There was no significant difference in the baseline laboratory parameters such as TLC, NLR, platelet counts, creatinine, uric acid, total bilirubin, direct bilirubin, total protein, albumin, alkaline phosphatase, sodium, and potassium levels between the symptomatic and asymptomatic patients. However, a significant difference was found in the urea levels, alanine aminotransferase/SGPT, aspartate aminotransferase/SGOT, and chloride levels between the two groups as shown in [Table 3].
|Table 3: Comparison of Clinical and Laboratory Parameters between Asymptomatic and Symptomatic COVID-19 Patients|
Click here to view
Comparison of baseline and endpoint laboratory parameters of the patients: When the patients' laboratory parameters were compared using the paired T-test at the time of admission to the endpoint, that is, the time of discharge or death, a significant difference was found in the following parameters: neutrophils, lymphocytes, platelet count, urea, uric acid, SGOT, and chloride levels while there was no significant difference in the hemoglobin, TLC, creatinine, total bilirubin SGPT, alkaline phosphatase, sodium, and potassium levels [Table 4].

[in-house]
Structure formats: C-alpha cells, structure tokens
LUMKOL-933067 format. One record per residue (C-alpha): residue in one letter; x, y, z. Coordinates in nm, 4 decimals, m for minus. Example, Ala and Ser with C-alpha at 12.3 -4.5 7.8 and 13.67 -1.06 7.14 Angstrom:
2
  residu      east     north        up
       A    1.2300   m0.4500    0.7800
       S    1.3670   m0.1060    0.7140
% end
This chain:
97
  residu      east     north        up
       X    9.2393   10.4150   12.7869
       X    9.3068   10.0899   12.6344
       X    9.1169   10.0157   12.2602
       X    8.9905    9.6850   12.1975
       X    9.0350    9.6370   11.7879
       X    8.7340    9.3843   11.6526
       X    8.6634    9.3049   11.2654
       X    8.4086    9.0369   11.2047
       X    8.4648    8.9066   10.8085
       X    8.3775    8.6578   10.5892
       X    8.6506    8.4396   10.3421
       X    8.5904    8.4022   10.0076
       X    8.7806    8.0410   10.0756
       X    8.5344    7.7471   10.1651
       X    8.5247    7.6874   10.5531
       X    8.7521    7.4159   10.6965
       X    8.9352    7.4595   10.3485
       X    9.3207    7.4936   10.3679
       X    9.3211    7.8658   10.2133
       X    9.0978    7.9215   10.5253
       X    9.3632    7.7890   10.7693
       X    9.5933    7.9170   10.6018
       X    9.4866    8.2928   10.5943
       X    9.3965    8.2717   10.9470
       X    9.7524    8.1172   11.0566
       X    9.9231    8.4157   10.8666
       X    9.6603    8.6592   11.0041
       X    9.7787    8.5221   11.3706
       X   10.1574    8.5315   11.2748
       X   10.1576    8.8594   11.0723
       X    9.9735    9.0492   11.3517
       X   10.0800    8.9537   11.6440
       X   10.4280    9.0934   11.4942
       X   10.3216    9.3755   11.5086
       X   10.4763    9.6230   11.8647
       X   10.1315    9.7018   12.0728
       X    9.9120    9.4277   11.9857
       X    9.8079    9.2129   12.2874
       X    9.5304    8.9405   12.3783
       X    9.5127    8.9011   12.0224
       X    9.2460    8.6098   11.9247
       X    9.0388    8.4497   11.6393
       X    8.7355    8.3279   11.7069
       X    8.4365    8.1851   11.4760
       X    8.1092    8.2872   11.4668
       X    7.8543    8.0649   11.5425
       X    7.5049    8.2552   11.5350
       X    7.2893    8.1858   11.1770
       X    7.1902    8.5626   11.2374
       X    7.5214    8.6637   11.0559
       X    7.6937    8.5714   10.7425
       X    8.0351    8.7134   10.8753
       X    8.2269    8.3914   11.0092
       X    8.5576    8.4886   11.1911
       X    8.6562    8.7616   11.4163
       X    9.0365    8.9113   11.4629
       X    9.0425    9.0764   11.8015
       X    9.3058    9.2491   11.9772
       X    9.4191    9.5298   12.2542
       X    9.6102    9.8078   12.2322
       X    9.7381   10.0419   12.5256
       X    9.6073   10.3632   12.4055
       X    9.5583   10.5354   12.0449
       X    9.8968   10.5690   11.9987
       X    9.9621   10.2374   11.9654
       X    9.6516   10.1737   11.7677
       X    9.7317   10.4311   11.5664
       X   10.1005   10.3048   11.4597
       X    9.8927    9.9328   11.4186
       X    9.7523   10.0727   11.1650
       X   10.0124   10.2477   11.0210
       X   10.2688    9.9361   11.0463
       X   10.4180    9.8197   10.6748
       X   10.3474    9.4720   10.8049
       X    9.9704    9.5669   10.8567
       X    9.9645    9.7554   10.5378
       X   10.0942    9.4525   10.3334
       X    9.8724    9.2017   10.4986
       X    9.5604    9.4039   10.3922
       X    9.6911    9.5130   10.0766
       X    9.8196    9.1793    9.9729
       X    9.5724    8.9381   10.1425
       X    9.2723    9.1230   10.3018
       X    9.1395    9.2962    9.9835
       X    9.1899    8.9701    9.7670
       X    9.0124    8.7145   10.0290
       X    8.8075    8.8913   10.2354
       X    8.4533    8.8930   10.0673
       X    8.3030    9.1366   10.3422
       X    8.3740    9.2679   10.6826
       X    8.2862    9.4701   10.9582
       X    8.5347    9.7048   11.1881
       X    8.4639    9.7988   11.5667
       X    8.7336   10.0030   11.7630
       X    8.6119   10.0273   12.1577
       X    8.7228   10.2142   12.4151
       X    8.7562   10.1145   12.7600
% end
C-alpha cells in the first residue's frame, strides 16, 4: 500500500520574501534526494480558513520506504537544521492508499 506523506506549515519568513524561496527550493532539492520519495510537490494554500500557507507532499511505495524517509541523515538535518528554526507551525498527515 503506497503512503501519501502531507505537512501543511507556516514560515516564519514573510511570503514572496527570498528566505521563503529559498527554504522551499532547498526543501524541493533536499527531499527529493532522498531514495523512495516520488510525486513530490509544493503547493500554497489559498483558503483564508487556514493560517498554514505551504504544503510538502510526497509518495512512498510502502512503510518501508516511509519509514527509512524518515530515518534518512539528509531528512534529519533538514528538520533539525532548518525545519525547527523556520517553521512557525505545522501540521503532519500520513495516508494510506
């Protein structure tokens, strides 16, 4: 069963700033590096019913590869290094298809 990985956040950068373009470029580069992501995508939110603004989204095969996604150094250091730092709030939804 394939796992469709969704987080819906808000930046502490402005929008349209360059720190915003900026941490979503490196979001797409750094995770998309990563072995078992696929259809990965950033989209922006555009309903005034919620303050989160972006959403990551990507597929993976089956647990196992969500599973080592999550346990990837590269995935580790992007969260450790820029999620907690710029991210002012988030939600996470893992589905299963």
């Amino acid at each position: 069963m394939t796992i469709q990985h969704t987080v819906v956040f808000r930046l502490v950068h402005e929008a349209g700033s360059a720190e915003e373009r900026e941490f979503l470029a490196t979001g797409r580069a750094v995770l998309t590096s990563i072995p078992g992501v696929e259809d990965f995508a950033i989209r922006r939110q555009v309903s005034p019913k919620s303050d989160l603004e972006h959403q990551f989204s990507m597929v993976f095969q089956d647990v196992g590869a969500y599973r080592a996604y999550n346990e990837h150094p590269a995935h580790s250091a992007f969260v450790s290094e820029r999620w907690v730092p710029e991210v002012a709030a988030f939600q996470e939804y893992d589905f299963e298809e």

|Table 4: Comparison of Laboratory Parameters of The Patients at The Time of Admission and at The Time of Discharge/Death|
Click here to view
Comparison of clinical and laboratory parameters between the mild, moderate, and severe disease: When the parameters were compared between the three groups, that is, mild, moderate, and severe groups using the Analysis of Variance (ANOVA) test and Pearson's Chi-square test, a significant difference was found between the age, presence of comorbidities and symptoms, outcome of disease, duration of hospital stay, RT-PCR negativity, hemoglobin, neutrophil, and lymphocyte count, NLR, red blood cell (RBC) count, urea, creatinine, uric acid, and albumin levels [Table 5].
|Table 5: Comparison of Parameters among The Mild, Moderate, and Severe Groups|
Click here to view
| Discussion|| |
This is a descriptive study on the epidemiology and clinical characteristics of 170 COVID-19 patients admitted to a tertiary care hospital in North India. Many disparities in the clinical and demographic parameters have been noted between different countries and even within the same country. [Table 6] highlights the comparison of a few of the parameters between some Indian and International studies.,,,,,
|Table 6: Comparison of Different Parameters of Previous Studies With The Current Study|
Click here to view